December 8, 2015
|Marion Harris with Banjo Uke|
Give me some of that [fill in the blank] music: a trope of reflexive self-advertising by which popular music never ceases to tell us how much we should love it, from Alexander's Ragtime Band to Roll Over Beethoven. Apparently we are all and have always been just completely OK with commercials for a product embedded in the product.
Men - Carl Ruggles - Buffalo Philharmonic, Michael Tilson Thomas
Solid, tense, immovable. Not turned to stone, but jammed tight in the pile-up of its own mirrorings. Brief as Webern but battled, recklessly muscular.
I Want My Life To Testify - Hendersonville Double Quartet [from Alan Lowe's Really the Blues]
The microphone placement leads to an odd balance, with the baritone part way up front and everything else variously behind. One imagines a live performance would sound completely different, but here it becomes a very strange piece of music indeed. The piano, when it breaks in, does so in a completely different tempo than the singers.
December 10, 2015
Hungarian Sketches - Béla Bartók - Chicago Symphony Orchestra, Fritz Reiner
Bartók's piano style is overtly orchestral, and so one could regard these literal orchestrations as lessons in how to play the piano pieces: play this tune as though it were an oboe, play the accompaniment like soft strings - keep the voices clear!
At the end of the first long phrase a chime rings out alone in glorious chimey dissonance, uncompromised, physical, present. From that point on the music prolongs the sensibility of that dissonance, carefully weaving its chromatic counterpoint. This focus drops in a few places for some 'happy southerner' hokum, which I suppose might be read in a similar way to some of Shostakovitch's contemporaneous satirical romps. I'm not sure I buy that here, but am willing to pass over it anyway for the long moments of really stunning stuff.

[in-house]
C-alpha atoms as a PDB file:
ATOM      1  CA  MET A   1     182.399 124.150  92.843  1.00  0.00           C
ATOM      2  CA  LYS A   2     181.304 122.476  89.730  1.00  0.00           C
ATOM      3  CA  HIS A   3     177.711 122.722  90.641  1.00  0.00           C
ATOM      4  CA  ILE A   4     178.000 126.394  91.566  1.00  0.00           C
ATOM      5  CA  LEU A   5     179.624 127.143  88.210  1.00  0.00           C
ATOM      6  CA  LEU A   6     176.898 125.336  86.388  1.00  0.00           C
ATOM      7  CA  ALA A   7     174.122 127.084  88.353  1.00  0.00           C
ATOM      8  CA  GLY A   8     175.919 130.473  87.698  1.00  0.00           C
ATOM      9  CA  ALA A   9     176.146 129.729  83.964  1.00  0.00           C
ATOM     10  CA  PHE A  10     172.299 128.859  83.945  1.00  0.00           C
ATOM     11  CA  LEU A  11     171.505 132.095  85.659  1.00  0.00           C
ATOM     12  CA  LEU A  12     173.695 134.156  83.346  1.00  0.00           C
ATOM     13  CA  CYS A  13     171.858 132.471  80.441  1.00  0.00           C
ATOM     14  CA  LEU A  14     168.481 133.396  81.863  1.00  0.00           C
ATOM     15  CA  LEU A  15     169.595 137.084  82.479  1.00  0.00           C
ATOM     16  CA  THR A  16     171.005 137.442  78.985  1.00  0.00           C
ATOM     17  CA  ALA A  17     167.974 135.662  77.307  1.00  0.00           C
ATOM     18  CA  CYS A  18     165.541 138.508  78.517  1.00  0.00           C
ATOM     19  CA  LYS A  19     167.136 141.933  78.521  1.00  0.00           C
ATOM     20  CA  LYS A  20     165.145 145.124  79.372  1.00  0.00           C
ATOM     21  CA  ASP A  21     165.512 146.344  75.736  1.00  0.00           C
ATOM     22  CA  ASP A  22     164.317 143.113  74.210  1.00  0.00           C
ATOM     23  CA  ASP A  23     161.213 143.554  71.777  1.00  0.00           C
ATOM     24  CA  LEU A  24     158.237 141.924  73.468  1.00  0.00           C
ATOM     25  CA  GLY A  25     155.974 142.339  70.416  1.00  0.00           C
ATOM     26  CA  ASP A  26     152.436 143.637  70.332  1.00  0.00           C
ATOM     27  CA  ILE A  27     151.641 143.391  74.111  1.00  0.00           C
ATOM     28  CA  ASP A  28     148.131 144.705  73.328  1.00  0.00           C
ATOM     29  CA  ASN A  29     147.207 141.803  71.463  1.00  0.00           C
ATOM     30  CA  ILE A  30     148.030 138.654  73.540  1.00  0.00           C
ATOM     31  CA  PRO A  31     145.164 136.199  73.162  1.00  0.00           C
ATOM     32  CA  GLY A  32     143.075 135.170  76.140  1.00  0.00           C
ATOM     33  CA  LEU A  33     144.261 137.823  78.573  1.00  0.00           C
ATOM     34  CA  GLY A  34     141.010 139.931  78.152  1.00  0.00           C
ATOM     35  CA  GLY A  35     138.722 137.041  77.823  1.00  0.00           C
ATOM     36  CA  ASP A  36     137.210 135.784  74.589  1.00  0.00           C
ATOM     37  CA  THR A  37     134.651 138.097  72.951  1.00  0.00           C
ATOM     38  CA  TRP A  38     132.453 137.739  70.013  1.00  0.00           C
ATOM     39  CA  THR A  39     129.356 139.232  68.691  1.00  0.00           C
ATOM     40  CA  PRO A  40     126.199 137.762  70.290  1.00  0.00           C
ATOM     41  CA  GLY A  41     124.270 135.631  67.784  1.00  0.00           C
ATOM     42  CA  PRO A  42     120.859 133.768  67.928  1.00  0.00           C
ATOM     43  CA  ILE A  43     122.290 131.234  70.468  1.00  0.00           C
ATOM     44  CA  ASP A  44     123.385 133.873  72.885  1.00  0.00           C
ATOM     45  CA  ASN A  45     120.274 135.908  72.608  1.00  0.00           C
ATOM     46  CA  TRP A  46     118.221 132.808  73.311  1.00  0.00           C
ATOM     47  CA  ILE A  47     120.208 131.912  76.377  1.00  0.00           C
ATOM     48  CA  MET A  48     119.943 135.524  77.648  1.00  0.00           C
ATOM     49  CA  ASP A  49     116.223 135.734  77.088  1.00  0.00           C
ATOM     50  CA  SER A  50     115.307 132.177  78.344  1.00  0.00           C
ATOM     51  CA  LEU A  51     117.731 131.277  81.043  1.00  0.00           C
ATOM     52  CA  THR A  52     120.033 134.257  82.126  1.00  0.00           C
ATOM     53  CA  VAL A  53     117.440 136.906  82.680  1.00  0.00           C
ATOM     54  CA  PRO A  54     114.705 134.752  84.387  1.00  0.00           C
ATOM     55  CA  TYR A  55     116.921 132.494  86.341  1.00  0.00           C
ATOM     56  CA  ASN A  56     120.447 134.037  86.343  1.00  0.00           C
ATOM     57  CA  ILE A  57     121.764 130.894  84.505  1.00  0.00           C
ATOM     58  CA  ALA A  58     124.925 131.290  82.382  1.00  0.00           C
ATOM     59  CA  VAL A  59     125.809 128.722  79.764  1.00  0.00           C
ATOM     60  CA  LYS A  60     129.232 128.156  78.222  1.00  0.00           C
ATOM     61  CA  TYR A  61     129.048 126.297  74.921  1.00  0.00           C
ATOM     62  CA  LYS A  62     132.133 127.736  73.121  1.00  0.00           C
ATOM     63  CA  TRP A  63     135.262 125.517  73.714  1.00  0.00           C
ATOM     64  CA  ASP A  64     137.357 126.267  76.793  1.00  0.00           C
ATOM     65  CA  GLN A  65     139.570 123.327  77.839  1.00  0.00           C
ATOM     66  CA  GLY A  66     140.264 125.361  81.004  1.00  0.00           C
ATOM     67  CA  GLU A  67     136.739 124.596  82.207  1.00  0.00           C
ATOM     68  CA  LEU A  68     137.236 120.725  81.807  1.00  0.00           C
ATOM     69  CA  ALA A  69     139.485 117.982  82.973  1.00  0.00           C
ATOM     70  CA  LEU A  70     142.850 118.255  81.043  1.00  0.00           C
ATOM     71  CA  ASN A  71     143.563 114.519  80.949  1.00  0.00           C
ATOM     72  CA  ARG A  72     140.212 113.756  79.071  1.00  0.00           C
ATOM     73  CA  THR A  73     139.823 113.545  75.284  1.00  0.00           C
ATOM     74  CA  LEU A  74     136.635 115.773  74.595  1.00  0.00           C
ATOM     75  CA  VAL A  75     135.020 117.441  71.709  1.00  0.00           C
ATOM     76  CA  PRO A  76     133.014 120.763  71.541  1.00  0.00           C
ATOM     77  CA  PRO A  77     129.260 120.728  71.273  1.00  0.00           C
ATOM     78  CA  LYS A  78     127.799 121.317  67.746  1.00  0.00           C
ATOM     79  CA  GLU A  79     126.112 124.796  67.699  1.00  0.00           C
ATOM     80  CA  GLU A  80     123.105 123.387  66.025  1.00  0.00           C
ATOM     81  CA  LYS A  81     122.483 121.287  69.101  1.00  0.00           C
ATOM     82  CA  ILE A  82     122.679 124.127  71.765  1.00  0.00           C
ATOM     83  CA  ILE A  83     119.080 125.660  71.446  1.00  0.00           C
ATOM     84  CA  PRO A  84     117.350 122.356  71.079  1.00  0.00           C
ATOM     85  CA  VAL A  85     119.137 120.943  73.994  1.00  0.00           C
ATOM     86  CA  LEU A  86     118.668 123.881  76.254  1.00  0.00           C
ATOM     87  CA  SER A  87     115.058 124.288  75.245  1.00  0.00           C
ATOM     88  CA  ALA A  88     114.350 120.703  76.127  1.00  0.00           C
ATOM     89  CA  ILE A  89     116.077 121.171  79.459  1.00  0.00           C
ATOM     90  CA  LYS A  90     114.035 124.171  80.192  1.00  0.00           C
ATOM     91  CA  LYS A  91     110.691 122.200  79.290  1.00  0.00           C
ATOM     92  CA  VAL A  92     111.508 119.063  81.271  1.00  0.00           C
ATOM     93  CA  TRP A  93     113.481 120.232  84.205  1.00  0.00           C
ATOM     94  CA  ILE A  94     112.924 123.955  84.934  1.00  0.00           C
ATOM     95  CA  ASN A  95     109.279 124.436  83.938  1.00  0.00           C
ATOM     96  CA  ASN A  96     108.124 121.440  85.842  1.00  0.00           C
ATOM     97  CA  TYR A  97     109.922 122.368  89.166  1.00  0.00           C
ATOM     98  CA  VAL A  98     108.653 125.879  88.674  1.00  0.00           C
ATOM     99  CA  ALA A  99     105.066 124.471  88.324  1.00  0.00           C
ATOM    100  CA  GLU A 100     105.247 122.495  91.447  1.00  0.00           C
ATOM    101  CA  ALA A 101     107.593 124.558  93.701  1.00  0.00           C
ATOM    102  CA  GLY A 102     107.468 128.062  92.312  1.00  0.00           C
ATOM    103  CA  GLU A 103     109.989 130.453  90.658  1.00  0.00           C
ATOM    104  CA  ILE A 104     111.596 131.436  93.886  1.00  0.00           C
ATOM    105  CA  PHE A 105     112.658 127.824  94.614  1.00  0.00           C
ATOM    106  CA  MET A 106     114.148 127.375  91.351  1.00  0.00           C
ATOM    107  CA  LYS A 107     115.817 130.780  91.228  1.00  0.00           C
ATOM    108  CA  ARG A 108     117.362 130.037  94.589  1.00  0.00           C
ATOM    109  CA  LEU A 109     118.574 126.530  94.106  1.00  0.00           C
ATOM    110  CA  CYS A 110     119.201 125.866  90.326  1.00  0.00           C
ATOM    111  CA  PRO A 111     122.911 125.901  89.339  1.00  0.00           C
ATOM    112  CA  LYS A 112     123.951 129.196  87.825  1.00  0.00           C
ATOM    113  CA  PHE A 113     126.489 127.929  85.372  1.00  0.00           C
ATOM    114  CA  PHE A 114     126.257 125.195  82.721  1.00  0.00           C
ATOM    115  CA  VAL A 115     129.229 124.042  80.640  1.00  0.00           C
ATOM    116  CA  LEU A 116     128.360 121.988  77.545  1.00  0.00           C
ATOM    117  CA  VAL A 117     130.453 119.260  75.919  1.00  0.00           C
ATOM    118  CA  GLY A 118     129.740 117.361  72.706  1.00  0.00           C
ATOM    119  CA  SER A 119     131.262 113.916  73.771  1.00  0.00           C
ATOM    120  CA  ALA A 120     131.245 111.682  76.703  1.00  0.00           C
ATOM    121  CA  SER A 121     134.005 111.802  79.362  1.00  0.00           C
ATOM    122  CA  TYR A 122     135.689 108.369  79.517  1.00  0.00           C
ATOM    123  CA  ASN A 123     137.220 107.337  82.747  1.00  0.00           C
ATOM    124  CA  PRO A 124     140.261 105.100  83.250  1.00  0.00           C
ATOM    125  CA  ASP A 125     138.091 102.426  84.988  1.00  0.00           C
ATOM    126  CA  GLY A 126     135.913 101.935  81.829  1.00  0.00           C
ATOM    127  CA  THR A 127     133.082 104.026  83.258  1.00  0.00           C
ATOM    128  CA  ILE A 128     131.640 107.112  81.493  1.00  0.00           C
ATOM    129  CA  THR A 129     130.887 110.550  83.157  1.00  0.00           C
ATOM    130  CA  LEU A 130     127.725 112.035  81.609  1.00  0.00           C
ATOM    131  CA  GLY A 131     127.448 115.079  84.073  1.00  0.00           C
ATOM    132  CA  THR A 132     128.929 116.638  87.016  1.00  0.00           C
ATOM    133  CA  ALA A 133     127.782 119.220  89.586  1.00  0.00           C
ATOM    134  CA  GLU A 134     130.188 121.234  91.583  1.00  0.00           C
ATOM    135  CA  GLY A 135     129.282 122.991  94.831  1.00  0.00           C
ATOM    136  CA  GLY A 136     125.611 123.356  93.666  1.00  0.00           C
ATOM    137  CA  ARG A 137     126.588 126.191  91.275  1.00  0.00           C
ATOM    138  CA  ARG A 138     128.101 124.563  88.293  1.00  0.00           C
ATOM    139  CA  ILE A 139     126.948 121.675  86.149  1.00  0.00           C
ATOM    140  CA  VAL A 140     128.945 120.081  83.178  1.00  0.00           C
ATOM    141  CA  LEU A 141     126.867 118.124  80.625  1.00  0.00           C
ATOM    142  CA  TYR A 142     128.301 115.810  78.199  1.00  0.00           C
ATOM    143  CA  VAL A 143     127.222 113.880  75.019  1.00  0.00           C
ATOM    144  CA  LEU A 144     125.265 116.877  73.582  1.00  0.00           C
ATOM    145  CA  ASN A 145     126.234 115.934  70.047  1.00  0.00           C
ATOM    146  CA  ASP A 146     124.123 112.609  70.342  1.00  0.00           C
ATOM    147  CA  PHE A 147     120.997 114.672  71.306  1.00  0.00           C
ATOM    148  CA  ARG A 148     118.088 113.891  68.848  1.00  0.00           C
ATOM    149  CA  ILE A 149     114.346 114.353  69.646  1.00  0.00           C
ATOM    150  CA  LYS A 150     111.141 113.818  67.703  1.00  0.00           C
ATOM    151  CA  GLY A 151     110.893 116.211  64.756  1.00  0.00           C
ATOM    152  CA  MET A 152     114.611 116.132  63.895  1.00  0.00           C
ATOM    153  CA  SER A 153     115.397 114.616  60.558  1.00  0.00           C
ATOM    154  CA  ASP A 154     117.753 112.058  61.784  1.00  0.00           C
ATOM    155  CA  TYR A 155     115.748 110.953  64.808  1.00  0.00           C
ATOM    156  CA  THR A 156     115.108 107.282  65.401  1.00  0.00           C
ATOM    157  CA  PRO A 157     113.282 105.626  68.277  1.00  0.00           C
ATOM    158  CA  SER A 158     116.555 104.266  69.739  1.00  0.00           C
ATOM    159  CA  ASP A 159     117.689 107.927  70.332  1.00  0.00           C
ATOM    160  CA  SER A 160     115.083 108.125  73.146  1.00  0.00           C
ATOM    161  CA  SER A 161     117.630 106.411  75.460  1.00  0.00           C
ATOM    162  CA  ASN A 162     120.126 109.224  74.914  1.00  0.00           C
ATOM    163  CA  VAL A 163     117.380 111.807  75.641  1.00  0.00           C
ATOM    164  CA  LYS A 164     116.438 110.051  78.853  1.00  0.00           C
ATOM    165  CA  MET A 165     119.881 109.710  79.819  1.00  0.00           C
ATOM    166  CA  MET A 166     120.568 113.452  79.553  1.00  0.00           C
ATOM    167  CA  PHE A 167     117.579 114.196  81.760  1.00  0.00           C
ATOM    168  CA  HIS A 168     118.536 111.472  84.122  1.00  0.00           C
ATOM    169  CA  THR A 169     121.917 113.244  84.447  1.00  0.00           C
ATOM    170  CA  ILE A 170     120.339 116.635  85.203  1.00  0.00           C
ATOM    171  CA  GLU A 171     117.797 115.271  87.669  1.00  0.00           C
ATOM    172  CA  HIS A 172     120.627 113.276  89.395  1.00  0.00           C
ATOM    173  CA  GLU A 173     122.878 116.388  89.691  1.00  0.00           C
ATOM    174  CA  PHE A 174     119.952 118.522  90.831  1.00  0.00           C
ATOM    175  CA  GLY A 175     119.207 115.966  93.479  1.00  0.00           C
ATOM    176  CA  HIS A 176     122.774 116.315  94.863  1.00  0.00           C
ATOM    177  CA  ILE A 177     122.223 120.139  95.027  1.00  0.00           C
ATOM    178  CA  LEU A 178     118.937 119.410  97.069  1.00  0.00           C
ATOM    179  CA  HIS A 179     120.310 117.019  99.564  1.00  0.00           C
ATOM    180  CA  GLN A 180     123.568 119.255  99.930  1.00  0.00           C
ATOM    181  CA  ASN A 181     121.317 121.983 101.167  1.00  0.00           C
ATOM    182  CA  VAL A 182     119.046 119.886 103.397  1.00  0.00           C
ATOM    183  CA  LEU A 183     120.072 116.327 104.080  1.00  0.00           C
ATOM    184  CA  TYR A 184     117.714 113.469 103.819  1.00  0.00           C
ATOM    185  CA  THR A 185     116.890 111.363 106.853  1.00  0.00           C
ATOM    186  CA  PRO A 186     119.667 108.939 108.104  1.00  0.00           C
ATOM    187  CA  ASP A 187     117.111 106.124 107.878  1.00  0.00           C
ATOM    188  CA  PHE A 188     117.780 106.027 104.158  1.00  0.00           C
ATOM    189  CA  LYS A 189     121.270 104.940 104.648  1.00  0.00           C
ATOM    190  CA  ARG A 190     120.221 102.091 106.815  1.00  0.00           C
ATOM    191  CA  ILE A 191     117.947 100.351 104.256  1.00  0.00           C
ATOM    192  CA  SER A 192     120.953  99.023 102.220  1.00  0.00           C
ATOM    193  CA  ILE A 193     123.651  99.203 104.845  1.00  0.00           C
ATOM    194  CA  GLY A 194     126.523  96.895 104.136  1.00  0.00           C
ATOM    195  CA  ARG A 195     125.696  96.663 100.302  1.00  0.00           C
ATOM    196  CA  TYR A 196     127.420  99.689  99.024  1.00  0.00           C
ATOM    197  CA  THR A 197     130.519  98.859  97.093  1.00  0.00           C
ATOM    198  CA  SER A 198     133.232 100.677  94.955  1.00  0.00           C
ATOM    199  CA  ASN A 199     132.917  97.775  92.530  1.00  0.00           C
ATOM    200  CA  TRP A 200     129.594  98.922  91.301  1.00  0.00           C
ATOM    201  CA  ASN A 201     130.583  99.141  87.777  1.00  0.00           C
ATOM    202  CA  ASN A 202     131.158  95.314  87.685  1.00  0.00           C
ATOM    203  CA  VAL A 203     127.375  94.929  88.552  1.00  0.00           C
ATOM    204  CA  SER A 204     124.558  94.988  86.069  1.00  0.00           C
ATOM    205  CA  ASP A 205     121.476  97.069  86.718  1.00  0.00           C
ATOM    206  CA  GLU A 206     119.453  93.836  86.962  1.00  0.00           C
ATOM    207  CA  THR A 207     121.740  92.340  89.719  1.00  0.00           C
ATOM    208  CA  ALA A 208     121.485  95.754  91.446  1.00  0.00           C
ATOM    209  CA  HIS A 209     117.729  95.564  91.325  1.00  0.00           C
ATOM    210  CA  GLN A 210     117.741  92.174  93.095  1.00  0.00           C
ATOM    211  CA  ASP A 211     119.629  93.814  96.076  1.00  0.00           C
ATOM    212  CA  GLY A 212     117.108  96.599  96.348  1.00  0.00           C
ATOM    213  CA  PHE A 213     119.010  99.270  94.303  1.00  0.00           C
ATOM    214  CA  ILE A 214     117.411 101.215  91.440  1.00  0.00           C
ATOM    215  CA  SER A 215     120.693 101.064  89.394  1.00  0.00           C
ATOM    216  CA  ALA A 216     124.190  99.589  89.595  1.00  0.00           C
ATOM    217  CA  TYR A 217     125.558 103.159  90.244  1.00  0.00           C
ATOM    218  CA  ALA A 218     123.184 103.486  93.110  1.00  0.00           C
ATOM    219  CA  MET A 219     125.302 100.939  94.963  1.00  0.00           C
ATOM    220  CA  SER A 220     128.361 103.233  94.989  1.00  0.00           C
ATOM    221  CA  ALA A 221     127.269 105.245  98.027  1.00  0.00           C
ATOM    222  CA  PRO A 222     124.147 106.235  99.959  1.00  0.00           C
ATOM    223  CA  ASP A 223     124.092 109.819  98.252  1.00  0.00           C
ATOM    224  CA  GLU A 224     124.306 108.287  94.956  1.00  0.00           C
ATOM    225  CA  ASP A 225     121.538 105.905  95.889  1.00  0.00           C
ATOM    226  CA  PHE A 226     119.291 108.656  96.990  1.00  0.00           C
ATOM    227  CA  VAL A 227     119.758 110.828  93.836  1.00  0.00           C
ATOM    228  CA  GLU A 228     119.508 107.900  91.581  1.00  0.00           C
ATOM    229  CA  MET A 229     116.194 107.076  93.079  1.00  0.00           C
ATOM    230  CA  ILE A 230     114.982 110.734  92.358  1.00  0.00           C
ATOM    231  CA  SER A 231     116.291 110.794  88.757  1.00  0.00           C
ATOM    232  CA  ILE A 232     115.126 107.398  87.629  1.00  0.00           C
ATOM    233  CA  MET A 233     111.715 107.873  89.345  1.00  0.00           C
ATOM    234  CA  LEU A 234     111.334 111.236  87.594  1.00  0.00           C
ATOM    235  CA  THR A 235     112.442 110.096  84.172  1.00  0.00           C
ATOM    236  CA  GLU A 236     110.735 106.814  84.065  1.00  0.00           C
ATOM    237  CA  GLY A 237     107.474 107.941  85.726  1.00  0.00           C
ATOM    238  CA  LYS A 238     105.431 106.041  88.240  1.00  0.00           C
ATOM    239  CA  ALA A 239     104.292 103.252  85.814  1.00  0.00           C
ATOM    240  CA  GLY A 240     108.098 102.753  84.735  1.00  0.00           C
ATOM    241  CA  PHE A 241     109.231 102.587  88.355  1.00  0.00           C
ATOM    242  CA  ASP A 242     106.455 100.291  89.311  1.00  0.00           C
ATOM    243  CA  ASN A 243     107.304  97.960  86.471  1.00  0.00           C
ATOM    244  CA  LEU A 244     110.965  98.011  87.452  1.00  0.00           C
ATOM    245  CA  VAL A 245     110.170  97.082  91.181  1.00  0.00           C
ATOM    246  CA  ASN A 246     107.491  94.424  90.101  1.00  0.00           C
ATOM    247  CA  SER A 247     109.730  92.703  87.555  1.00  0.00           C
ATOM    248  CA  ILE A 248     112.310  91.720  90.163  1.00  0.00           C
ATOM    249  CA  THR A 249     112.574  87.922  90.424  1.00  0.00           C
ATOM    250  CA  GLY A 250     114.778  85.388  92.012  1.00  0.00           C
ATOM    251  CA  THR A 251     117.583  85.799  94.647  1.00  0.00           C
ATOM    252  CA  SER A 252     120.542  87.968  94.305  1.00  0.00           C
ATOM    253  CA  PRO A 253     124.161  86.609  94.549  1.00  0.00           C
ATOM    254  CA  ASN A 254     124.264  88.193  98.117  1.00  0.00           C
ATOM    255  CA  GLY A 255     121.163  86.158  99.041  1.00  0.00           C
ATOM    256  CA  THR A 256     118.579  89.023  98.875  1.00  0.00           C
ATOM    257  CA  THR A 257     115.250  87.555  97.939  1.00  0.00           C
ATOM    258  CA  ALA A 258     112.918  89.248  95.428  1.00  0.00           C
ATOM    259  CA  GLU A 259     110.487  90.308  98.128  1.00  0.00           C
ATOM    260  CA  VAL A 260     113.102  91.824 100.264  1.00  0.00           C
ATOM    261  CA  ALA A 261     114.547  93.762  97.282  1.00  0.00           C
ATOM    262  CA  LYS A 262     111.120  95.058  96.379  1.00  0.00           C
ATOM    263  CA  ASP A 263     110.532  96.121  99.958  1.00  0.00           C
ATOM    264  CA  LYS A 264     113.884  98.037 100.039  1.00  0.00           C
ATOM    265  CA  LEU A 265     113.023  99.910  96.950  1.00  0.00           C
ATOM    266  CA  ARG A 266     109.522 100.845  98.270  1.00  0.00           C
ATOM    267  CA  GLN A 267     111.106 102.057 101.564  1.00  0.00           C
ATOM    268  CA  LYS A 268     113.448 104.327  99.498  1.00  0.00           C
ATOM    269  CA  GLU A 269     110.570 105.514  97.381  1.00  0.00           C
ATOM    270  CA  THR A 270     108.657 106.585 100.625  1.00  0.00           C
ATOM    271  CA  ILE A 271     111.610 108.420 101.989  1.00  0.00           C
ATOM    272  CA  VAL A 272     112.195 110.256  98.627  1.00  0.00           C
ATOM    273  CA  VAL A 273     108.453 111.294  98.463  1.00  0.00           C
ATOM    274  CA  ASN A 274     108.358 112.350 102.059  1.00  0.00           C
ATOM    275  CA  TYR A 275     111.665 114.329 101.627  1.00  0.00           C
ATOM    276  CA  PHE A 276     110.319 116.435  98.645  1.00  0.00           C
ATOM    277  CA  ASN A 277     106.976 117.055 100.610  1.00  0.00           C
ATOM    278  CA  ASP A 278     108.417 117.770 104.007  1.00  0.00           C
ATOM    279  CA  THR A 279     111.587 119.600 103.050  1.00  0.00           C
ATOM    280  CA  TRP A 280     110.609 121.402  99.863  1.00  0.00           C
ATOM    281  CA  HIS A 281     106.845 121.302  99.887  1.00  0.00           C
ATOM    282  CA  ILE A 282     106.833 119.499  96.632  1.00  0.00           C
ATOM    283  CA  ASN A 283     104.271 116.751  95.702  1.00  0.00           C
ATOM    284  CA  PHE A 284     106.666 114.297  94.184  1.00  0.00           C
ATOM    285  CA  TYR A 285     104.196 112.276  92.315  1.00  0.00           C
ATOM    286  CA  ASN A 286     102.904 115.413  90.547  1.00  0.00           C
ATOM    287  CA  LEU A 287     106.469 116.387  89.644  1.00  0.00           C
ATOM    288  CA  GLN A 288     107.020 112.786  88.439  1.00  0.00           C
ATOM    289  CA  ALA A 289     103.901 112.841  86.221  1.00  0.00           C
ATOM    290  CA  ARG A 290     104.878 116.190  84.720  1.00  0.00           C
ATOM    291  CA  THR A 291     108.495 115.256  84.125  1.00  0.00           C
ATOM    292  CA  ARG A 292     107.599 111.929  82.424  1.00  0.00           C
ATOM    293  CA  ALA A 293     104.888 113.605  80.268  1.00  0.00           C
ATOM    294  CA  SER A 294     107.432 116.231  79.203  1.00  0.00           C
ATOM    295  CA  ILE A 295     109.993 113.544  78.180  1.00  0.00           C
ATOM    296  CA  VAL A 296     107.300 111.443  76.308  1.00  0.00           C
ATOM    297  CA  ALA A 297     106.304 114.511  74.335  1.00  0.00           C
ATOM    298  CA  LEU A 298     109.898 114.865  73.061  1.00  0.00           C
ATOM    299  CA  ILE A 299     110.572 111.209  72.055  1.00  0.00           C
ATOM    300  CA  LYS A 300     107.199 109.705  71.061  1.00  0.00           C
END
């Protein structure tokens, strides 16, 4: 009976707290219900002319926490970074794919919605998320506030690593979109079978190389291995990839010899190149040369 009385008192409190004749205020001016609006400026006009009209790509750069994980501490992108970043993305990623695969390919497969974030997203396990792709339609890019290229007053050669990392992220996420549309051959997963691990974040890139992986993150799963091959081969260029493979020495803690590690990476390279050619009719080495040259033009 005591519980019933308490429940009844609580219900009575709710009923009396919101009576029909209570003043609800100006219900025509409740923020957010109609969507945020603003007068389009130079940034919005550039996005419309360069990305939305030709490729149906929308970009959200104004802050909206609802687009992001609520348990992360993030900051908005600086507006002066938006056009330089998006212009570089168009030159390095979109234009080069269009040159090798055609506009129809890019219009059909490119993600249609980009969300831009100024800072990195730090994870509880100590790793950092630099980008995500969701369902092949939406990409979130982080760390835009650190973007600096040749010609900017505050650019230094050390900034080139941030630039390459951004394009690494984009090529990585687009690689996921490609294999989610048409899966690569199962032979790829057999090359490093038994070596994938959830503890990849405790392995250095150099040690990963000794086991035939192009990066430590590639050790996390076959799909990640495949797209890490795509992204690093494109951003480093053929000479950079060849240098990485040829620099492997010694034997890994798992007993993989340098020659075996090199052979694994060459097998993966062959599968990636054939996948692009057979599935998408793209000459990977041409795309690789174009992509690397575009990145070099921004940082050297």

In Session at the Tintinabulary
December 6, 2015
Sextet 151206 - Keith Eisenbrey
At first I thought I might just make two trios, but I decided I could fold all six instruments on top of each other successively, then combine the whole thing into a Sextet. The instrumental tracks are: viola (A, E, F), selection from the big red bag of fun (A, B, F), toy steel drum (A, B, C), amplified acoustic steel string guitar (B, C, D), frame drum (C, D, E), and alto horn (D, E, F). The selection from the big red bag of fun was a plastic mayonnaise jar, a tin can into which the jar just fit, and a wine cork. The alto horn came to us, as most instruments do, circuitously, purchased at a thrift store by my late Uncle Jim Meyer and given to us (he had one already). On the case is stamped "U.G.S.D." - for Union Gap School District.